Estonia, Lithuania, Latvia and Poland have asked for more possibilities to deal with African Swine Fever (ASF).
In a letter, directed to the European Council, the countries ask for a larger financial contribution from the European Union (EU). In addition, they ask for clearer regulations to define contaminated regions.
Currently, most of the eastern part of each of the four countries is defined as infected, with substantial ASF adjustments into the heart of Estonia.
According to Urmas Kruuse, the Estonian minister of agriculture, the continuing outbreaks of African Swine fever has a large impact on the local pig industry. He is supported, saying this, by his colleagues from Lithuania, Latvia and Poland. The minister said, “The disease is spreading further and this could have a devastating efect, even on a broader scale in the European Union.”
To learn what effect an ASF outbreak can have, read the article on an outbreak on a commercial farm in Lithuania or view to what happened to rebuild the facility.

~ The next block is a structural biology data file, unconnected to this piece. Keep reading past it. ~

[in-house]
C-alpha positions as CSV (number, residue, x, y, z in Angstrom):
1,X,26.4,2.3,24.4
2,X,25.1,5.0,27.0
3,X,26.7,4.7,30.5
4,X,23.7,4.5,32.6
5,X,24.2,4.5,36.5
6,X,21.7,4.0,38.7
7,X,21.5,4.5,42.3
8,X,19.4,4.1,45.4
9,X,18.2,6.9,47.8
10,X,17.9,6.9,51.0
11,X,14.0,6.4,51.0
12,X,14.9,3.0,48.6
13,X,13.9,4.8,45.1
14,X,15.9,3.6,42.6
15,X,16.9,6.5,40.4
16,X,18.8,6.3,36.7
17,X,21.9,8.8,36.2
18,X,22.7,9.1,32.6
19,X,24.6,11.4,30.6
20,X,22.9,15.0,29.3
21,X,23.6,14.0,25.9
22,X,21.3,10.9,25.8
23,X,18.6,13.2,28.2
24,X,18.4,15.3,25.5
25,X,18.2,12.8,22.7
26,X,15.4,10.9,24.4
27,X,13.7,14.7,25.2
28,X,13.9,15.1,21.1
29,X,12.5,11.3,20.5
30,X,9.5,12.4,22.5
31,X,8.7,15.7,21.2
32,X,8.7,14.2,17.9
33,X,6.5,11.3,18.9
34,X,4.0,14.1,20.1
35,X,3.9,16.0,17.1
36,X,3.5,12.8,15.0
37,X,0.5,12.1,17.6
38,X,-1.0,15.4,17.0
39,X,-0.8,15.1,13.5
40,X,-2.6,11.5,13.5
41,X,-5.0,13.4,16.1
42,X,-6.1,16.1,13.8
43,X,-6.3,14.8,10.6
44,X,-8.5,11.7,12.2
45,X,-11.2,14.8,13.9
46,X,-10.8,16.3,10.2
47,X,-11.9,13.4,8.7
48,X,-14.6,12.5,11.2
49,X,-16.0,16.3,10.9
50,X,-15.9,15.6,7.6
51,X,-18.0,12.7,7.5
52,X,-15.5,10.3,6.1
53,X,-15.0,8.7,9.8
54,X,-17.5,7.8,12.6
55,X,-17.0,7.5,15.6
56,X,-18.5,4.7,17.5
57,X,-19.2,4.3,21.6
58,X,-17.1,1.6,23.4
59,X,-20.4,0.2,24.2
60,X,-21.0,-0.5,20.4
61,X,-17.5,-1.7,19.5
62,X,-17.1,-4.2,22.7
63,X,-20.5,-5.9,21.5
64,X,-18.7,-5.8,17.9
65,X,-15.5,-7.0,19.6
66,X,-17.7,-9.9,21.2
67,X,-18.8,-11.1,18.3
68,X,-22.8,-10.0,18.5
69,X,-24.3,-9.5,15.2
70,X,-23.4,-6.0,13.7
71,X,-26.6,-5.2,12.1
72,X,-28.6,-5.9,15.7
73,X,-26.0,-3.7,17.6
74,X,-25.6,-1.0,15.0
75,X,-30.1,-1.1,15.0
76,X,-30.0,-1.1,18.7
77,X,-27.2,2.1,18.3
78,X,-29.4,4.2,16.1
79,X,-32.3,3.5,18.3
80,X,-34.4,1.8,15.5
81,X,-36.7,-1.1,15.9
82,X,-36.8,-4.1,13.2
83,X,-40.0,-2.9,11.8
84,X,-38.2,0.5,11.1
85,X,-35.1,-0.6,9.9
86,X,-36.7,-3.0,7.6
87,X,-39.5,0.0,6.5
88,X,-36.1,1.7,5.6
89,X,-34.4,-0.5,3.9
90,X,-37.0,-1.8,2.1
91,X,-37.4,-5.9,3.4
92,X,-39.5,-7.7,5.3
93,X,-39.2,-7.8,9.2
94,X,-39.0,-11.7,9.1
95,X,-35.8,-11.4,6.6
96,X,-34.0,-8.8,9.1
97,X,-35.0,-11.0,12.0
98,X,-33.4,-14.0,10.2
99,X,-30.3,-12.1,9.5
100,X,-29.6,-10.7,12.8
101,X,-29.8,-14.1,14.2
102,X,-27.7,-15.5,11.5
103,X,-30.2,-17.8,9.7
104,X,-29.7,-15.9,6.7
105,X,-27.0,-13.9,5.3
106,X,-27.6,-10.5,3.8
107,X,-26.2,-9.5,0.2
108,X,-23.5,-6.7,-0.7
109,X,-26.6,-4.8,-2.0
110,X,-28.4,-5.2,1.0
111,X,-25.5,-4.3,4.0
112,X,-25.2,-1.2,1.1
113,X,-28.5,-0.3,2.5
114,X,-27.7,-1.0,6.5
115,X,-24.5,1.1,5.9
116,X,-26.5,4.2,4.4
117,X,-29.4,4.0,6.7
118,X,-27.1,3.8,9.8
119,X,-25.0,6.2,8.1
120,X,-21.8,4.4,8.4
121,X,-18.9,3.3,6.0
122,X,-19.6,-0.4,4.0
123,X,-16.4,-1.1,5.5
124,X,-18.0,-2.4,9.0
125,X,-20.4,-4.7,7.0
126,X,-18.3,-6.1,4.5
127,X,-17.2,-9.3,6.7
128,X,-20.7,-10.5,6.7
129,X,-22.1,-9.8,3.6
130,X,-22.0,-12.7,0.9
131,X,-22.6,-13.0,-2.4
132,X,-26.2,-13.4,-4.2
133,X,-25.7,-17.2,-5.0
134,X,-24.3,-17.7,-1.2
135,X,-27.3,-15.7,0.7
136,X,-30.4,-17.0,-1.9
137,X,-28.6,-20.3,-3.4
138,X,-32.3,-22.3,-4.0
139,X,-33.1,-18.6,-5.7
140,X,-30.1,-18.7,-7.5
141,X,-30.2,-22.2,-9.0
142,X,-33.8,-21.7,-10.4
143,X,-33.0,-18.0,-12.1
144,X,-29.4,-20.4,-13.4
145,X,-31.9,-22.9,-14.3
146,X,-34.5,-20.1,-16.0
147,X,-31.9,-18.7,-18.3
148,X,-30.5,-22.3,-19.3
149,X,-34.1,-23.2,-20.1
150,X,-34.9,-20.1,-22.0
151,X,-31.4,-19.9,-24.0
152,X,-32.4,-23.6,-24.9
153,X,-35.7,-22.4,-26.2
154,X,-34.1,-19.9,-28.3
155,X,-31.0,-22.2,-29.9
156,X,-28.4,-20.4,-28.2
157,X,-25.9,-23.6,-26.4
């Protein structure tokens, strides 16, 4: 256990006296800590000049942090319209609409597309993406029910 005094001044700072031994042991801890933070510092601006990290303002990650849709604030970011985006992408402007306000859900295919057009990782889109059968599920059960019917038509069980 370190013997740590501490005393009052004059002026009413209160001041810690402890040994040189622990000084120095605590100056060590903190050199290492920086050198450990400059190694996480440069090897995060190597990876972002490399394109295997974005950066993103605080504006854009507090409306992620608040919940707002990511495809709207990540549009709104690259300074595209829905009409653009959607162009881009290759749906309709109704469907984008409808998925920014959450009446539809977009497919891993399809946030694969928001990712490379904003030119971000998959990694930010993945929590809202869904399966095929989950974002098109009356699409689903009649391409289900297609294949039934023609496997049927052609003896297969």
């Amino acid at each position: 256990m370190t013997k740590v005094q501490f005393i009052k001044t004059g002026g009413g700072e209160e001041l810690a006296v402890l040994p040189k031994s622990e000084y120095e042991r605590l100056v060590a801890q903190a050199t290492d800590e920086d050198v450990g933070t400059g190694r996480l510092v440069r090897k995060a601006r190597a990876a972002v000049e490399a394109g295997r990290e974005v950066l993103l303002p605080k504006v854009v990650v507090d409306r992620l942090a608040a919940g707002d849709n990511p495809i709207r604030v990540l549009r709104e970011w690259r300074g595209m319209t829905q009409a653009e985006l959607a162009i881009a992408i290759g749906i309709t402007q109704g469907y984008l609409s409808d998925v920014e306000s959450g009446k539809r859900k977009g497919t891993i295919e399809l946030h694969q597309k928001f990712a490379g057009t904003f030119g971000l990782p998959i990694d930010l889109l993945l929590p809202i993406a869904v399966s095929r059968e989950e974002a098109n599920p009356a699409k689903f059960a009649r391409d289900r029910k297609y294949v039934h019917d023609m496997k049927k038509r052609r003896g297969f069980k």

Kruuse said that a coordinated long-term approach is needed to combat the disease. In Estonia, about 130 farms have been hit by just transport bans or other types of bans. zegt dat er een gecoördineerde langetermijnaanpak nodig is om de ziekte te bestrijden. This equals about 25% of all Estonian piglet production.
To deal with the problems that have come into life, Estonia asks for greater flexibility, e.g. by transporting piglets away from breeders and to move these to finishing farms.
In addition, the countries ask for more research to avoid further spread due to wild boars.
Where did African Swine Fever exactly break out in the European Union? Check our real-time ASF map to figure out.